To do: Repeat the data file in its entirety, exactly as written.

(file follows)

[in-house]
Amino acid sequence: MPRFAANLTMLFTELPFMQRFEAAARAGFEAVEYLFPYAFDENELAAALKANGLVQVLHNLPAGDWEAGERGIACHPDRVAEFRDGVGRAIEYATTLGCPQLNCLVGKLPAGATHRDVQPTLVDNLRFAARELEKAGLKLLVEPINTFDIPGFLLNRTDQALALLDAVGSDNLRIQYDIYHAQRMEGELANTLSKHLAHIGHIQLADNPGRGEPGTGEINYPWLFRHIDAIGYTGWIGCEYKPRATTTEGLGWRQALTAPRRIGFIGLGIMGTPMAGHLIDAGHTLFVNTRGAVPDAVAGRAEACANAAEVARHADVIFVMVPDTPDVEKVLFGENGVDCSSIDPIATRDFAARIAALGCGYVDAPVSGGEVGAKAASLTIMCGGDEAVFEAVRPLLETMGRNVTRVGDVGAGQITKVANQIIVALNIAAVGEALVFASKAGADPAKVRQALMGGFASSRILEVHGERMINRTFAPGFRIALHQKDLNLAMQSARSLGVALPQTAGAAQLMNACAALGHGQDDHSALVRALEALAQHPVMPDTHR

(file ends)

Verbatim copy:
[in-house]
Amino acid sequence: MPRFAANLTMLFTELPFMQRFEAAARAGFEAVEYLFPYAFDENELAAALKANGLVQVLHNLPAGDWEAGERGIACHPDRVAEFRDGVGRAIEYATTLGCPQLNCLVGKLPAGATHRDVQPTLVDNLRFAARELEKAGLKLLVEPINTFDIPGFLLNRTDQALALLDAVGSDNLRIQYDIYHAQRMEGELANTLSKHLAHIGHIQLADNPGRGEPGTGEINYPWLFRHIDAIGYTGWIGCEYKPRATTTEGLGWRQALTAPRRIGFIGLGIMGTPMAGHLIDAGHTLFVNTRGAVPDAVAGRAEACANAAEVARHADVIFVMVPDTPDVEKVLFGENGVDCSSIDPIATRDFAARIAALGCGYVDAPVSGGEVGAKAASLTIMCGGDEAVFEAVRPLLETMGRNVTRVGDVGAGQITKVANQIIVALNIAAVGEALVFASKAGADPAKVRQALMGGFASSRILEVHGERMINRTFAPGFRIALHQKDLNLAMQSARSLGVALPQTAGAAQLMNACAALGHGQDDHSALVRALEALAQHPVMPDTHR